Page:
Harford planners expect that another 30,000 homes will be built in the county by 2010 -- and homeowners will want places to play ball, hike, ride bikes and generally seek refuge from urban pressures.
In response, the county is putting the finishing touches on its first comprehensive blueprint for setting aside land to meet the recreational needs of residents.
The 75-page plan for providing open space, preserving natural areas and building ball fields will be the subject of public forum Wednesday. The meeting, organized by the county Department of Planning and Zoning, will begin at 7 p.m. at the Churchville Recreation Complex on Route 155 north of Glenville Road in Churchville.
The meeting is a chance for residents to comment on the plan, which lays out general directions and policies, before it is submitted to the County Council in January.
More hearings will be set before the council considers it for adoption.
County officials say such a plan, in the works for about five years, is sorely needed.
While the demand for parks and recreational facilities continues to grow, land grows more expensive and is a limited commodity.
In addition, funding for land purchases continues to shrink.
"I think you have to be proactive," said Robert R. Staab, director of the county Department of Parks and Recreation. "We need to look at what we can do now in terms of land acquisition."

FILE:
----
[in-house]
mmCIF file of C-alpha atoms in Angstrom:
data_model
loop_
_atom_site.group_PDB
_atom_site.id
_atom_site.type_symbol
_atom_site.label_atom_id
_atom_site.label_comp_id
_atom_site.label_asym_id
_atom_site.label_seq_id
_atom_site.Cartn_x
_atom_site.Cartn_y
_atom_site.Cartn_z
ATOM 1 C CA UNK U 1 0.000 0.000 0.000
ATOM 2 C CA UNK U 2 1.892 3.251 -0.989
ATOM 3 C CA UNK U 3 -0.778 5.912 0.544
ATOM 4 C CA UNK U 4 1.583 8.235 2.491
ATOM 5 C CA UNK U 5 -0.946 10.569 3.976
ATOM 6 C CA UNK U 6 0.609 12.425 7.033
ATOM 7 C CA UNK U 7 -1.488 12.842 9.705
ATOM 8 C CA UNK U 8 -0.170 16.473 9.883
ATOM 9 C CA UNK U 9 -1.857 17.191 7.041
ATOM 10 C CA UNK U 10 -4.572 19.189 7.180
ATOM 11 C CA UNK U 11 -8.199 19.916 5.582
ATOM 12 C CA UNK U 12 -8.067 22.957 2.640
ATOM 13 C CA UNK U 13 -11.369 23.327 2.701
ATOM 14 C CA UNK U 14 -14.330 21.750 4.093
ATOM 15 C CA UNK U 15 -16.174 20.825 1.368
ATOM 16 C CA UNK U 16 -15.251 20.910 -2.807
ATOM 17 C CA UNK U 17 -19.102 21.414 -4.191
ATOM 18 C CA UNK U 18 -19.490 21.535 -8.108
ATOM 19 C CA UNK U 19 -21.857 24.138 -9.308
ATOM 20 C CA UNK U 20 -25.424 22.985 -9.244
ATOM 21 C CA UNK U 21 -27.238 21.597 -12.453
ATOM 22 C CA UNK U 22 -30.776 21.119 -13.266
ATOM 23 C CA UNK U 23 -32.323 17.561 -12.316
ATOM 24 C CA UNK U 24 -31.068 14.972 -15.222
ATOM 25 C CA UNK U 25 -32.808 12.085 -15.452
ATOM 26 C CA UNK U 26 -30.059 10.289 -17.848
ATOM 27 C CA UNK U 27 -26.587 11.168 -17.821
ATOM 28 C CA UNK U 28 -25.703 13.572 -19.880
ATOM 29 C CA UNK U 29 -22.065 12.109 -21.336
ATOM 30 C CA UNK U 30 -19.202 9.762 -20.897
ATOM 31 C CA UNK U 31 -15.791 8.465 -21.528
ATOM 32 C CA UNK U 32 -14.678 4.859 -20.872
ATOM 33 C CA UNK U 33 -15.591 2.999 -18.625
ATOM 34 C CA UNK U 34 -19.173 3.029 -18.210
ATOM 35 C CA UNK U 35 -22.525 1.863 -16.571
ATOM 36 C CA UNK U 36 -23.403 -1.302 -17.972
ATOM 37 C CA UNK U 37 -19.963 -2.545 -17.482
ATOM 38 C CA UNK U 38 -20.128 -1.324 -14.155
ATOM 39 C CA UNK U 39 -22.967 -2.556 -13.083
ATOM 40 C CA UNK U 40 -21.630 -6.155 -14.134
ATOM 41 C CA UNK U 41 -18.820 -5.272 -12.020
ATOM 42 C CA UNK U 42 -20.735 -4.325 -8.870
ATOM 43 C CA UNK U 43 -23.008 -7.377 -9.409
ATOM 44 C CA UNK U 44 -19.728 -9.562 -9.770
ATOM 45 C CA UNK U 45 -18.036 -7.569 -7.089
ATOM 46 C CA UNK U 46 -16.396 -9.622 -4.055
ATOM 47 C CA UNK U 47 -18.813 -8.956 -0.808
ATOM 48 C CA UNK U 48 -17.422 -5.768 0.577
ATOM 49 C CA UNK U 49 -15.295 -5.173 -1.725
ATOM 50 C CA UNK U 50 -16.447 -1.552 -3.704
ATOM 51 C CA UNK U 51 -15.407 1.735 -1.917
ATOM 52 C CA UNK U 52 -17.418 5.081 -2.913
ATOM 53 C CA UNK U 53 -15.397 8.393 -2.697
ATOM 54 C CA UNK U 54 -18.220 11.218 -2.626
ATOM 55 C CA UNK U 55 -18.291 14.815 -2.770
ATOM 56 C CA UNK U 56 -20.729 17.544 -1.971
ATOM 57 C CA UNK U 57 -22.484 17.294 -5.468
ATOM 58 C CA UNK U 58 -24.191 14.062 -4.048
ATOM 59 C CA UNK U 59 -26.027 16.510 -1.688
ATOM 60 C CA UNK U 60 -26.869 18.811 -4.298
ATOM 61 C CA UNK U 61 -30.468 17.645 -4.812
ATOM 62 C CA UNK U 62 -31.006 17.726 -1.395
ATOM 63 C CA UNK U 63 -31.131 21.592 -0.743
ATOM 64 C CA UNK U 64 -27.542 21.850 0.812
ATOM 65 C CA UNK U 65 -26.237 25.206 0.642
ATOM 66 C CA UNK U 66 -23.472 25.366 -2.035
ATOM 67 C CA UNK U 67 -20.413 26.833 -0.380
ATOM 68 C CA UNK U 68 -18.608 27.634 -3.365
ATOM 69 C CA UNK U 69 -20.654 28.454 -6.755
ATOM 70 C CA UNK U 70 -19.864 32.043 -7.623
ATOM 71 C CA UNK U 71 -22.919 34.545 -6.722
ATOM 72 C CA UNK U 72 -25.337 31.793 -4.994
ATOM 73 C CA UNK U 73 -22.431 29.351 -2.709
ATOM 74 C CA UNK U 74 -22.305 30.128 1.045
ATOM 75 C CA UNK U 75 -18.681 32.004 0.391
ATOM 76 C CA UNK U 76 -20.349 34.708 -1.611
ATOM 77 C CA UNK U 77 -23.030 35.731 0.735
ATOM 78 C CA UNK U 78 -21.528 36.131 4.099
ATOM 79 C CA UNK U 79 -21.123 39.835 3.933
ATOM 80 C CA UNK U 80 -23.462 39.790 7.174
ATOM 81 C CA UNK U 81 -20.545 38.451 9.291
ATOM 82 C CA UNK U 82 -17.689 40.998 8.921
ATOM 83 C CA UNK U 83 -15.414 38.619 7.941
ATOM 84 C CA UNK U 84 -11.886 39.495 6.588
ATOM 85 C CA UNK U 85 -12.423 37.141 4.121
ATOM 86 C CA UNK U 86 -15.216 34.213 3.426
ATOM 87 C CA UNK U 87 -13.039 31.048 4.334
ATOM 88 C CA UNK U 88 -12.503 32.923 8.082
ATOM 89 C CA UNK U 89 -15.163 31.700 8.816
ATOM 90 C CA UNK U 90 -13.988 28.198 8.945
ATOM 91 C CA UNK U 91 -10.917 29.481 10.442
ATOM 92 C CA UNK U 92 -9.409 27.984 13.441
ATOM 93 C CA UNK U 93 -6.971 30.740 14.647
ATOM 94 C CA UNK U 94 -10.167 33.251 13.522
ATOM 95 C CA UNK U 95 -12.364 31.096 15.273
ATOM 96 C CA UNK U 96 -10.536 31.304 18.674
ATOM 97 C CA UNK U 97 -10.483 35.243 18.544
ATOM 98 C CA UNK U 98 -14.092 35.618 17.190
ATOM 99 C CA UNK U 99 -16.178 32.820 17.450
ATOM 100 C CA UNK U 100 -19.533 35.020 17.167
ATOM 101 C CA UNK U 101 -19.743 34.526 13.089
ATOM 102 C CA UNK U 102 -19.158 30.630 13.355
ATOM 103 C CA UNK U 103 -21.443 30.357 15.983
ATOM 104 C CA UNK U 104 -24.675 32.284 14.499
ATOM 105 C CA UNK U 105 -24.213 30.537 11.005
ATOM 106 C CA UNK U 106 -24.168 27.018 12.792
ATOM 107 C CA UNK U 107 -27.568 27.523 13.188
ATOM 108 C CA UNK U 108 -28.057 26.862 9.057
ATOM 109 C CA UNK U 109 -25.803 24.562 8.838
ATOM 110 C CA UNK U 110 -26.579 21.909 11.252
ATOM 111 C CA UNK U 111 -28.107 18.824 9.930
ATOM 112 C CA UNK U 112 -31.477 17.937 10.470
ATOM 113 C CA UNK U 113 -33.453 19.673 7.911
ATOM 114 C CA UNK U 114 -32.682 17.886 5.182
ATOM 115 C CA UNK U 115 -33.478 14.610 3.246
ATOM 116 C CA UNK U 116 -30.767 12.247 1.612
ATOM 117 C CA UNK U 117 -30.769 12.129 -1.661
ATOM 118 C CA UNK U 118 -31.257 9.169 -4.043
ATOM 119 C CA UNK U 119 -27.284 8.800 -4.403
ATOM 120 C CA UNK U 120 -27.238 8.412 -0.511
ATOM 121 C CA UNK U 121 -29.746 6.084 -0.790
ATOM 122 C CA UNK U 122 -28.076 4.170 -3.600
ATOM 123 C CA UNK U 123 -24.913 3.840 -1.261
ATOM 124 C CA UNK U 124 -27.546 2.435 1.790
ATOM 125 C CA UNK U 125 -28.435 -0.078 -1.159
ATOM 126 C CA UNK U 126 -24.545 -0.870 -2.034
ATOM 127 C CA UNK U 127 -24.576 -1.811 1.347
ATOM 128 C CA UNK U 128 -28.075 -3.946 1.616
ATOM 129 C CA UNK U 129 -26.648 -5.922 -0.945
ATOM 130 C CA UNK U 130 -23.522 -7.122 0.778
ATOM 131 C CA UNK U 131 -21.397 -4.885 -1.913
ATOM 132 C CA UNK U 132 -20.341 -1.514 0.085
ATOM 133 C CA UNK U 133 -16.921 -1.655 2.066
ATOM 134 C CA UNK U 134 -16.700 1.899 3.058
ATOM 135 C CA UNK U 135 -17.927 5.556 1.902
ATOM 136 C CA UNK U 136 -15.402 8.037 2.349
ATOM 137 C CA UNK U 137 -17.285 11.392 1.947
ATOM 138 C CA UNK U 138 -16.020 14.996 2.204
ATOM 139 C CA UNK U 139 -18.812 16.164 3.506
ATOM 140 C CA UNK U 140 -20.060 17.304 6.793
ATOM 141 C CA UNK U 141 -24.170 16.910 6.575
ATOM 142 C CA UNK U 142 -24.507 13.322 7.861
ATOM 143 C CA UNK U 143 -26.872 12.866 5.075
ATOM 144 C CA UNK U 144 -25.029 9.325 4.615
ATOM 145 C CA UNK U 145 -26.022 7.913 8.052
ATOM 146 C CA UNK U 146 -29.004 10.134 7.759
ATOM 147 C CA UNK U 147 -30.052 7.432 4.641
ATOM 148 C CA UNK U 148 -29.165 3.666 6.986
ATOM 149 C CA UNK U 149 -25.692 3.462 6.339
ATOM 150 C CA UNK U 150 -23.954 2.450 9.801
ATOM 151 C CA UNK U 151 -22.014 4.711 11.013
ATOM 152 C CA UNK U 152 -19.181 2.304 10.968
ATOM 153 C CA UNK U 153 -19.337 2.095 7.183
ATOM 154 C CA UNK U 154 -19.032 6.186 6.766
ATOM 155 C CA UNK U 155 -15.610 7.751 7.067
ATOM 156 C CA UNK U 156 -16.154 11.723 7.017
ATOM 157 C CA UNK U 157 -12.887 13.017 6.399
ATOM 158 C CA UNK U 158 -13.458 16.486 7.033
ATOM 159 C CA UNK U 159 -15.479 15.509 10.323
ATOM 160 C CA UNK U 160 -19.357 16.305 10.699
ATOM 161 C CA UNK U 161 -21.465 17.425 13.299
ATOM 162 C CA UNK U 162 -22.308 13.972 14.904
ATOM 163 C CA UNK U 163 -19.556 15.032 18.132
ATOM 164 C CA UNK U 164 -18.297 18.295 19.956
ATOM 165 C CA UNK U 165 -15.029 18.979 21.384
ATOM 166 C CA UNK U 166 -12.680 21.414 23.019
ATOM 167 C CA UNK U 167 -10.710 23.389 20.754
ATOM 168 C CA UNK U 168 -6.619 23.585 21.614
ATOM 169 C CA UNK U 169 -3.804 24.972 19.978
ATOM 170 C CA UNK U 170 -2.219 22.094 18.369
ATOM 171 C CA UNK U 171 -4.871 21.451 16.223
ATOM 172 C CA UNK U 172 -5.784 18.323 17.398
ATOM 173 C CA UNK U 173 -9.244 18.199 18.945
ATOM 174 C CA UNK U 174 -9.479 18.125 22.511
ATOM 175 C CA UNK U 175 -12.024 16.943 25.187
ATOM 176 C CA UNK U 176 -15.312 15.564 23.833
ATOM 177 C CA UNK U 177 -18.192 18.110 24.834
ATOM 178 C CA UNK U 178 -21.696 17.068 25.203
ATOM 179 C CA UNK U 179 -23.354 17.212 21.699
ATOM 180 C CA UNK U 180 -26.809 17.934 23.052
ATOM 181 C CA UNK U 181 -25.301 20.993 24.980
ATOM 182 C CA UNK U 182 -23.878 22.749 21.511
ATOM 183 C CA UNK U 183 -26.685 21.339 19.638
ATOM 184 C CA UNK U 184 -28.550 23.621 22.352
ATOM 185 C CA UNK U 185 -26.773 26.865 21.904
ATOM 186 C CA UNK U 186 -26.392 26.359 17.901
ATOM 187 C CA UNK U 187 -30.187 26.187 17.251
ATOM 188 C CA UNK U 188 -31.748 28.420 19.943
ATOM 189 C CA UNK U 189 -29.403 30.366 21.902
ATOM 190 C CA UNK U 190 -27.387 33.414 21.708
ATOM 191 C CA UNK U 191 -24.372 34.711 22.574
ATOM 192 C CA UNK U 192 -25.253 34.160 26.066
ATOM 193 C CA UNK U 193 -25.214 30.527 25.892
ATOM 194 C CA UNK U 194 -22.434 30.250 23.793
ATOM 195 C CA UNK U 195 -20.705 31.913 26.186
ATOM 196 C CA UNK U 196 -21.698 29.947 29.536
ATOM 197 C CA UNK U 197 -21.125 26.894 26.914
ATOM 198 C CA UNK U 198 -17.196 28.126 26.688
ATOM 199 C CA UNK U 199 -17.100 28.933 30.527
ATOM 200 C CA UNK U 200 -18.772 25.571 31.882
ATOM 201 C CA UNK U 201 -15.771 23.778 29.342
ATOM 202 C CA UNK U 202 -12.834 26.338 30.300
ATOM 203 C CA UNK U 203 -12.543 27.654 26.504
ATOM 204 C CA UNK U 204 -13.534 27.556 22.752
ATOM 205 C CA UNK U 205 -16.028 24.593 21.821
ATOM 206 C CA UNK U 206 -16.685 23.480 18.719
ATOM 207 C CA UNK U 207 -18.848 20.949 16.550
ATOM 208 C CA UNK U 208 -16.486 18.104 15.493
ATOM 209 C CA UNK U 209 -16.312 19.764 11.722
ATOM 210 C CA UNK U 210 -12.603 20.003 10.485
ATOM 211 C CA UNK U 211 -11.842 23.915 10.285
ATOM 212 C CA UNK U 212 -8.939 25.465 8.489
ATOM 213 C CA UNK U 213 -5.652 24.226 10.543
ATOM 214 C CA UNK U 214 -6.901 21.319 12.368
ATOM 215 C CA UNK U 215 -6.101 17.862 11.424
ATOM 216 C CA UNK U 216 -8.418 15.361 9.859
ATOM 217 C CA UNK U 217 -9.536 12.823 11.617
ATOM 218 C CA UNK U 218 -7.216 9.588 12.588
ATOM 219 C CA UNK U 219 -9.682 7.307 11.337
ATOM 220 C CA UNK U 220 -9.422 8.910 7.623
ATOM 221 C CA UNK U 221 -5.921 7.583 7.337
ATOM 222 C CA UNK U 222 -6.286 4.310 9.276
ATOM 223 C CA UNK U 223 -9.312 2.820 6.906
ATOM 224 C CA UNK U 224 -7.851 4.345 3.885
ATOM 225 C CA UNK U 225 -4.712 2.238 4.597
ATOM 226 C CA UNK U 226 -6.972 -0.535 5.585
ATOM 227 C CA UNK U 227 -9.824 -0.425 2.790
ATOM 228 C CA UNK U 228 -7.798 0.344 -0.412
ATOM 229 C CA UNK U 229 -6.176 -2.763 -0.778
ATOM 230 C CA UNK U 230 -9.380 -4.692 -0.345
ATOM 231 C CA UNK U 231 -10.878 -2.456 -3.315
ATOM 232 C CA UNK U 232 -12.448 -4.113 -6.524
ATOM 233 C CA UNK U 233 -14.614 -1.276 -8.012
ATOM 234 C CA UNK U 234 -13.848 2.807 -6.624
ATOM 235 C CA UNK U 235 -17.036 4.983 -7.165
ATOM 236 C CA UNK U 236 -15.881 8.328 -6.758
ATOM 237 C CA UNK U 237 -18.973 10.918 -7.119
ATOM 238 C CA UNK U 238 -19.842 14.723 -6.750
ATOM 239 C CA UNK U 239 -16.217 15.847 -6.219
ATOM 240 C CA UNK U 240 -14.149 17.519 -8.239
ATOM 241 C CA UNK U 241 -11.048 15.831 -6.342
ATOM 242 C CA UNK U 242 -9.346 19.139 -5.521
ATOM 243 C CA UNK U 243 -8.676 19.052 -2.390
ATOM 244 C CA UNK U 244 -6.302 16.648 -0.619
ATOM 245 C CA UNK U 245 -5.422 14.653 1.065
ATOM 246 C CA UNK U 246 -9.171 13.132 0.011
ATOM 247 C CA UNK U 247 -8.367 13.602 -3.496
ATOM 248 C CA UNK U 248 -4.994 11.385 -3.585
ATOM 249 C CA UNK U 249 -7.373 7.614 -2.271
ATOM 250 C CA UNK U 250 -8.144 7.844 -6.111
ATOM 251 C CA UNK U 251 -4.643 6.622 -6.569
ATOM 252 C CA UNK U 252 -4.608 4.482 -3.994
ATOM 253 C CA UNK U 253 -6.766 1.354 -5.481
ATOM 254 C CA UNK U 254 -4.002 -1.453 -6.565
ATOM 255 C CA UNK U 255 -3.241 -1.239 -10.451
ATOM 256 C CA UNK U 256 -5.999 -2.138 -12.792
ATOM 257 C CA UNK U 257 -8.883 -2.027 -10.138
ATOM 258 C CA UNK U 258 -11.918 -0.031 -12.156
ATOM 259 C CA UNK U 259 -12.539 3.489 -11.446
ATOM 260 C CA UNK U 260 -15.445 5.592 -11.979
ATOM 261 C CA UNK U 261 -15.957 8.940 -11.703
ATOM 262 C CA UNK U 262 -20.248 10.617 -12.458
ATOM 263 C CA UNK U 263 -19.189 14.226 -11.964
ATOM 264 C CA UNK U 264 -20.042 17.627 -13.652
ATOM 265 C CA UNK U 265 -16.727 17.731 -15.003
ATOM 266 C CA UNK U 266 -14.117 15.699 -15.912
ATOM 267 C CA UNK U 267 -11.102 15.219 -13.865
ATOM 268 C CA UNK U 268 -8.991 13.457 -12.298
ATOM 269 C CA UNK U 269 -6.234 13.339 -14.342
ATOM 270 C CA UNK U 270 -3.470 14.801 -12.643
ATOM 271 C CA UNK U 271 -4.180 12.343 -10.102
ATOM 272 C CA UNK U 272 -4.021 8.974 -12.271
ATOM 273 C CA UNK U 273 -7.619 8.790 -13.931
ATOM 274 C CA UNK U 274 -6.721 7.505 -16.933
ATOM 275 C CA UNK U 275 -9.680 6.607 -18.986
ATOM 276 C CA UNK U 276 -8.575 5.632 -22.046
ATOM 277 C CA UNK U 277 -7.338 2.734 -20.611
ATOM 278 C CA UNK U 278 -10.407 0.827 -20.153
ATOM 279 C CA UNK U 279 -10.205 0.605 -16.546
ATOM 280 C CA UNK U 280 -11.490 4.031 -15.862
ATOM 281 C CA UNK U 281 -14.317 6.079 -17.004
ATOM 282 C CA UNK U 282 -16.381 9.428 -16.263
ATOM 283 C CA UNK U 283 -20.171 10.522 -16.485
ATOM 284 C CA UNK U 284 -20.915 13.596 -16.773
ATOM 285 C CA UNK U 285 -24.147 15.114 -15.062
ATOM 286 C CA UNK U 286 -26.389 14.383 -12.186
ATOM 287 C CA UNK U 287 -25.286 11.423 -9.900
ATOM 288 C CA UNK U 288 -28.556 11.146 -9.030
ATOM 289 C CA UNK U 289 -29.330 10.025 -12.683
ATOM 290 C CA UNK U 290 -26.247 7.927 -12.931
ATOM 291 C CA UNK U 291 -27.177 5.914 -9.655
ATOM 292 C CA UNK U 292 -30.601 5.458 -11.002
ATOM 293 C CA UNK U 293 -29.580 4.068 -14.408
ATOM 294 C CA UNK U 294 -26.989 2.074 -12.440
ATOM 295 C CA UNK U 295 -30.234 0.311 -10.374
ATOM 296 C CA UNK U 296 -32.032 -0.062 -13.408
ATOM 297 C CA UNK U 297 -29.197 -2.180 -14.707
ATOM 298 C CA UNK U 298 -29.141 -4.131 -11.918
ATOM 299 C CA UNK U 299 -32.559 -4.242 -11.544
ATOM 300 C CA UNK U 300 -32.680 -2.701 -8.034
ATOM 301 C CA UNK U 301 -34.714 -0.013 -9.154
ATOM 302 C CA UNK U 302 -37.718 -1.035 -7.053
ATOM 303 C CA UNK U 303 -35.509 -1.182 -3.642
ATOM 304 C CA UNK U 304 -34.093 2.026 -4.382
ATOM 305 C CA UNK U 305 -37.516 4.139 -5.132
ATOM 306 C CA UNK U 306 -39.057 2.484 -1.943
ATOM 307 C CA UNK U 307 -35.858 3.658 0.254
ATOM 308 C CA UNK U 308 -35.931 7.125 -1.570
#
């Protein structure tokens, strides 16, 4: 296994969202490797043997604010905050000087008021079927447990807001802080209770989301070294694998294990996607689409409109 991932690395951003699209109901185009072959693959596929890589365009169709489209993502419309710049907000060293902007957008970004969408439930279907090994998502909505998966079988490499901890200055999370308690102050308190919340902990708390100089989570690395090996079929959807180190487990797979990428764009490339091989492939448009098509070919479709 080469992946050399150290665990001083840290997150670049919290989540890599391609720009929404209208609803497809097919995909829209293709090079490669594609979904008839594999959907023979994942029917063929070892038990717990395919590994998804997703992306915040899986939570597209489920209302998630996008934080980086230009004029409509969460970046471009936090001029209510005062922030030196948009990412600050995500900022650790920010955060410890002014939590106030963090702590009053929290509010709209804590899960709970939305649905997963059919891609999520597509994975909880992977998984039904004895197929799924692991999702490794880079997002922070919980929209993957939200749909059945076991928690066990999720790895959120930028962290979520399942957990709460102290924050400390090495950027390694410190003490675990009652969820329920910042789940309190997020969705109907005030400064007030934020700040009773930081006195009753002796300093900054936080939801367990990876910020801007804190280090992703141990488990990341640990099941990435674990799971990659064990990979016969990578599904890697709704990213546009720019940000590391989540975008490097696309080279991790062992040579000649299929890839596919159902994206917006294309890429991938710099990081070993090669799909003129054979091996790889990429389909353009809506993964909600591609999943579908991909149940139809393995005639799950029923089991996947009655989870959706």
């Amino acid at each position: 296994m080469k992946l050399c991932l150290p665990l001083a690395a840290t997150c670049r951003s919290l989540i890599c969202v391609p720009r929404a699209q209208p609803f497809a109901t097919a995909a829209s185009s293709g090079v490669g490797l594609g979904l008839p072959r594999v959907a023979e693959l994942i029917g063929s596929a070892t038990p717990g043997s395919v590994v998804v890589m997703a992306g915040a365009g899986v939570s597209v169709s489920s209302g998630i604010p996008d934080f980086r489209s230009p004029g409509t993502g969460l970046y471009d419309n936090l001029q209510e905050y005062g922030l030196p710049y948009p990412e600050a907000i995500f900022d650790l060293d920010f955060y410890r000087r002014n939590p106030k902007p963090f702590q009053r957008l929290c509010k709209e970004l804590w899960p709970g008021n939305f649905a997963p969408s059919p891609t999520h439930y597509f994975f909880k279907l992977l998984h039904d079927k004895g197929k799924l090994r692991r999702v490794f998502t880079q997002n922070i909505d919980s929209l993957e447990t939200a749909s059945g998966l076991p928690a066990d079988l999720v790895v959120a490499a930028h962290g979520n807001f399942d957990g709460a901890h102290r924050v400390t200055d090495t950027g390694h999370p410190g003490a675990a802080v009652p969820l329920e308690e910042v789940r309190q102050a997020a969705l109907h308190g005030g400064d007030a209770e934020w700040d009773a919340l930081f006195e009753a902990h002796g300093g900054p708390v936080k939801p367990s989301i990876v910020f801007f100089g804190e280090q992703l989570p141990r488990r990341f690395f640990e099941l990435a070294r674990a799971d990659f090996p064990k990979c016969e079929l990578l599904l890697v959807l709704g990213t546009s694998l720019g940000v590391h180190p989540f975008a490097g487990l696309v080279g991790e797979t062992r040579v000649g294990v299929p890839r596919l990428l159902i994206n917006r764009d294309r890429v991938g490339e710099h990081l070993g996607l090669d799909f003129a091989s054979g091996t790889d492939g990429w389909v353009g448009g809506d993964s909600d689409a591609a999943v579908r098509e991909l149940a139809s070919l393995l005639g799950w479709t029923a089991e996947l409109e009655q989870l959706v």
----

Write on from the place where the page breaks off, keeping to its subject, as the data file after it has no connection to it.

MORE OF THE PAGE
To residents, the amount of undeveloped land remaining in parts of the county may seem deceptively large, Mr. Staab said.
"They see a lot of agricultural land and open space, and it's just not going to be there" in years to come, he said.
The demand for facilities far outstrips the money to pay for them, Mr. Staab said.
For example, in advance of the fiscal 1995 budget, local recreation councils have asked for $16 million in county money for parks and recreational facilities.
In reality, Mr. Staab said, the county expects to receive less than $4 million from local, state and federal sources -- and even that amount is not guaranteed.
Just providing basic facilities -- ball fields, tennis courts and the like -- until the end of the decade is expected to cost $14 million, said Ms. Poulsen.
As money grows tighter, county planners seek cooperation from developers, Ms. Poulsen said. When larger projects are built, she said, planners and builders can work together in setting aside greenways and parkland.
But as the proposed plan specifies, the county also is interested in developing less traditional recreational facilities, such as hiking and biking trails along abandoned rail lines.
"We're definitely interested in rail trails," Ms. Poulsen said.
The 20-mile-long Northern Central Railroad Trail in northern Baltimore County is enormously popular, drawing thousands of people from throughout the region.
Residents who cannot attend Wednesday's meeting may submit comments on the plan in writing, to the attention to Irene M. Poulsen, community planner, county Department of Planning and Zoning, 220 S. Main St., Bel Air 21014.
Comments should be sent by mid-January.